The Idea of English Ethnicity

The Idea of English Ethnicity

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In this major contribution to debates about English identity, leading theorist Robert J.C. Young argues that Englishness was never really about England at all. In the nineteenth century, it was rather developed as a form of long-distance identity for the English diaspora around the world. Young shows how the effects of this continue to reverberate today, nationally and globally. * Written by an internationally established theorist, whose work has been translated into 20 languages * Shows how potent the idea of Englishness is * Helps to explain why the UK continues to act as if it has a 'special relationship' to the US * Helps to explain why the UK is so successfully multicultural * Part of the prestigious Blackwell Manifestos series
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Product details

  • Hardback | 312 pages
  • 159 x 228 x 24mm | 588g
  • Wiley-Blackwell (an imprint of John Wiley & Sons Ltd)
  • Chicester, United Kingdom
  • English
  • 1405101288
  • 9781405101288

Back cover copy

In recent years, particularly since devolution in the UK, there have been many attempts to identify what exactly Englishness really involves. In this major contribution to debates about English identity, leading cultural theorist Robert J. C. Young argues that the recent uncertainty about the nature of the English arises from more than just the challenges of devolution, or even the end of empire. It is rather the long-term result of the fact that in the nineteenth and early twentieth centuries, Englishness was never really about England, the place, its essence, or its national character, at all. It was rather developed as a form of ethnic identity for those who were precisely not English, but rather made up the English diaspora around the world, Americans, Canadians, Australians, New Zealanders, South Africans.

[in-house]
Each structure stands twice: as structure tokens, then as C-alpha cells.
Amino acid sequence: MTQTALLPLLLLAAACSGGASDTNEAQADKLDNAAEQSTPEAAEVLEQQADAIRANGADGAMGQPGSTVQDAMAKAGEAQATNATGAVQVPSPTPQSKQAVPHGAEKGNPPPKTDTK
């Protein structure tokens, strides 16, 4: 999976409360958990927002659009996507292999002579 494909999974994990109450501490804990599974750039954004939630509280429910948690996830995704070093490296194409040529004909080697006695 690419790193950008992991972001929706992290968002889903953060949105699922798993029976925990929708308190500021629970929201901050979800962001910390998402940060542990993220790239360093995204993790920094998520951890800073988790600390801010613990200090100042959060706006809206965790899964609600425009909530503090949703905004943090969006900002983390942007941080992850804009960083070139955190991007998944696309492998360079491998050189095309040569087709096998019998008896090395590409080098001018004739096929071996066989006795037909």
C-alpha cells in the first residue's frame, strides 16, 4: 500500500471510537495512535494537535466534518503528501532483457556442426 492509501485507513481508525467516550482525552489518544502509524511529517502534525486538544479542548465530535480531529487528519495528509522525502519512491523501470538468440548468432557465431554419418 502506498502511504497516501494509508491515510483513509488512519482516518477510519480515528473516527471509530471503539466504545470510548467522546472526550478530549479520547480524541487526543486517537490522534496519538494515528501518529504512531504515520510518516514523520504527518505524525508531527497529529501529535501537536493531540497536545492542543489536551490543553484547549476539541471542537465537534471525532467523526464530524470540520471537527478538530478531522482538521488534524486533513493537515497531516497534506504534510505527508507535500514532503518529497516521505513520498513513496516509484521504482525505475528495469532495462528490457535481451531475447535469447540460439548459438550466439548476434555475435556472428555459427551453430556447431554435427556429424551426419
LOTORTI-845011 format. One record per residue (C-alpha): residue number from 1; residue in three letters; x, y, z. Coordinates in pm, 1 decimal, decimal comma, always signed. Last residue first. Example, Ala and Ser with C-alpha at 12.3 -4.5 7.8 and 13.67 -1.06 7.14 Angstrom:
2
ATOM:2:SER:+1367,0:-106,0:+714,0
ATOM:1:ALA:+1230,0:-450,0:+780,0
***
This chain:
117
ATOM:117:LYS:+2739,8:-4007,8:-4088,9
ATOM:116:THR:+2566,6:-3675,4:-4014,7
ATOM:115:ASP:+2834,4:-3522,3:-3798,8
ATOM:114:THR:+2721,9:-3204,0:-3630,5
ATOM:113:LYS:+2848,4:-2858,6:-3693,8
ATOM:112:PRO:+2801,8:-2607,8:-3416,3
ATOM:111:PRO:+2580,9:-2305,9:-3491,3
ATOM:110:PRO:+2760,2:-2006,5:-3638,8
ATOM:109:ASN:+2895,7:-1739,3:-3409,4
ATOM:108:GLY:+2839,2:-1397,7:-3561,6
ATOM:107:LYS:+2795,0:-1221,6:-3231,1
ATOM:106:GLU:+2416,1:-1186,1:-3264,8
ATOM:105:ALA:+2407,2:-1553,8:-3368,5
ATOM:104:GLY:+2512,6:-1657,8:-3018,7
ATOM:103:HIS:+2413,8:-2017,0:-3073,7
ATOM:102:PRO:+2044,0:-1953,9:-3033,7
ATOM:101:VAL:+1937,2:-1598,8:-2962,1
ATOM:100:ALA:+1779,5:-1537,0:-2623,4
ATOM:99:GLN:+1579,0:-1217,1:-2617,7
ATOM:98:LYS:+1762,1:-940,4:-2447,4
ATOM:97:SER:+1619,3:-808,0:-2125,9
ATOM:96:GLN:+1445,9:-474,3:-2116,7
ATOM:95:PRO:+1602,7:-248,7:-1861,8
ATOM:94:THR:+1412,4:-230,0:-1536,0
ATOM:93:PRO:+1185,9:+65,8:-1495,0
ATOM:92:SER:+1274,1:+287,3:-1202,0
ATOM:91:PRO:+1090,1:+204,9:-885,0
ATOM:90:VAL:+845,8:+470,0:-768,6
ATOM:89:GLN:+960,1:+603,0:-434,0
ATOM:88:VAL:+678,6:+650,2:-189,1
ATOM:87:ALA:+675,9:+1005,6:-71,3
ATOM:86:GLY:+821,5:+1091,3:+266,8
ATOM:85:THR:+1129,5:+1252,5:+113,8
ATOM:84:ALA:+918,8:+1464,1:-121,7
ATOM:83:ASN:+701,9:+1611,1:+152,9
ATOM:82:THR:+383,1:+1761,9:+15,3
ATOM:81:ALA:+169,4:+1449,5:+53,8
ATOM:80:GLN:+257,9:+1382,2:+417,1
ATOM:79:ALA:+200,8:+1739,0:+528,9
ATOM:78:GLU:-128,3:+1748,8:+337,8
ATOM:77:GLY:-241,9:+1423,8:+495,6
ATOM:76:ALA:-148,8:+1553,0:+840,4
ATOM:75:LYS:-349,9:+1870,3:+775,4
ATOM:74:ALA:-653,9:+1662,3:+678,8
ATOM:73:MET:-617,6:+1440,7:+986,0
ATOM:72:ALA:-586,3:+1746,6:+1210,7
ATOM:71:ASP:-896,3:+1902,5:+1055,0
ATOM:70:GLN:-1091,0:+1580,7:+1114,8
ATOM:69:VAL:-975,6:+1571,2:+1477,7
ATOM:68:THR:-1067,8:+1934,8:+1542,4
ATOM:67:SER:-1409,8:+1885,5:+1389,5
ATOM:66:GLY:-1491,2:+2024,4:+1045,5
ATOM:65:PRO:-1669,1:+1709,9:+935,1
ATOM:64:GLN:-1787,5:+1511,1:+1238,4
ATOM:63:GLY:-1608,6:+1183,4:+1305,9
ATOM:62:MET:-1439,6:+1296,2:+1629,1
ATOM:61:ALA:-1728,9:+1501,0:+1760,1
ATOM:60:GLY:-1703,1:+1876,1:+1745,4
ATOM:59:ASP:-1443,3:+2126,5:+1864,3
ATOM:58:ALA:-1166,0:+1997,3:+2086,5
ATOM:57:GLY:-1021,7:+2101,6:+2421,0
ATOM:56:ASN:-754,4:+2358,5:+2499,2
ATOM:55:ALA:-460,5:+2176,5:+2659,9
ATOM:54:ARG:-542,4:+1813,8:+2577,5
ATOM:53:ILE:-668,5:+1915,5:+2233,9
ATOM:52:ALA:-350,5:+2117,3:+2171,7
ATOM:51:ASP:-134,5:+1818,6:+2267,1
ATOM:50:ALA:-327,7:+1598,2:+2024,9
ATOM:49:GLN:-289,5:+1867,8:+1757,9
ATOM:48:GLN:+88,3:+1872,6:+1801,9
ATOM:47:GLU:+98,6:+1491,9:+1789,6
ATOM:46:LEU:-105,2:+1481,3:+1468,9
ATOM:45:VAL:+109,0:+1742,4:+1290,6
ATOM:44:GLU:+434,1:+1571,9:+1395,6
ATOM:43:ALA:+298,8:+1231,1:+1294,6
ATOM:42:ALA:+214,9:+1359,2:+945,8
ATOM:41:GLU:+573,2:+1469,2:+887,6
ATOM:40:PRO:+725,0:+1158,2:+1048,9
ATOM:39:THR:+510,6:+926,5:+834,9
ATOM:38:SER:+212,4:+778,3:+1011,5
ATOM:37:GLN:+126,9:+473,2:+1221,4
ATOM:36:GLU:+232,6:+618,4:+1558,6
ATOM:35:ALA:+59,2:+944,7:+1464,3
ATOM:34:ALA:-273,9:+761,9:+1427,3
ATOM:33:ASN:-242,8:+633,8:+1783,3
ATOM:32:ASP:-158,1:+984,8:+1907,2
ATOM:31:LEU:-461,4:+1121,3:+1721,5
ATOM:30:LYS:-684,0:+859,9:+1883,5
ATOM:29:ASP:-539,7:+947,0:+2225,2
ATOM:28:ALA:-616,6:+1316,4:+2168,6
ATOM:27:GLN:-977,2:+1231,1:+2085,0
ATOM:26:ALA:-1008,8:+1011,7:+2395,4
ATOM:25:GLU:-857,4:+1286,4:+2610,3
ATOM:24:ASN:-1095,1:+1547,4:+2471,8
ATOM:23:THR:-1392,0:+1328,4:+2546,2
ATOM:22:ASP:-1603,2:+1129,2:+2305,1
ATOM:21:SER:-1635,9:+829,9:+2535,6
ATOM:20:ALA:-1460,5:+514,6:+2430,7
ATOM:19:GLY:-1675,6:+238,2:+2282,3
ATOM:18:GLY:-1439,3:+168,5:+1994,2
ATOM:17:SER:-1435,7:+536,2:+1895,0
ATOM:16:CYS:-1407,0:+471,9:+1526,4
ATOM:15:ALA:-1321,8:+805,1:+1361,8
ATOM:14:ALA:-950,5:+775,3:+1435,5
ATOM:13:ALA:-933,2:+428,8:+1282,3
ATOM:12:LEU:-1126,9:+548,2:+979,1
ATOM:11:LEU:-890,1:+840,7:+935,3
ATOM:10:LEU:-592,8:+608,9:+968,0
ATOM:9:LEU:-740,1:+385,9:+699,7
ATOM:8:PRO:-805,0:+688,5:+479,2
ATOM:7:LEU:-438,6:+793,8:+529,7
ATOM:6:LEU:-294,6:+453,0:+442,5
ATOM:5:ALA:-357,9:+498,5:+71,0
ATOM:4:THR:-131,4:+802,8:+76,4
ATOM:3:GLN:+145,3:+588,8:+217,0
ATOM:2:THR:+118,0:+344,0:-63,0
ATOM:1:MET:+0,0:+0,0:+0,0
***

Englishness was constructed as a translatable quality or identity that could be taken on or appropriated by anyone anywhere - which is why the most English Englishmen have rarely been English. This construction was so powerful that even today the English diaspora continues to act together at a political level around the globe. In England itself, this meant that being English was characterized through an open structure of inclusion rather than exclusion, which helps to explain why the country has been able to transform itself into one of the most successful of modern multicultural nations.
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Table of contents

Preface. Introduction: Exodus. 1. Saxonism. 2. 'New Theory of Race: Saxon v. Celt'. 3. Moral and Philosophical Anatomy. 4. The Times vs. the Celts. 5. Matthew Arnold's Critique of 'Englishism'. 6. 'A Vaster England': The Anglo-Saxon. 7. 'England Round the World'. 8. Englishness: England and Nowhere. Notes. Index
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Review quote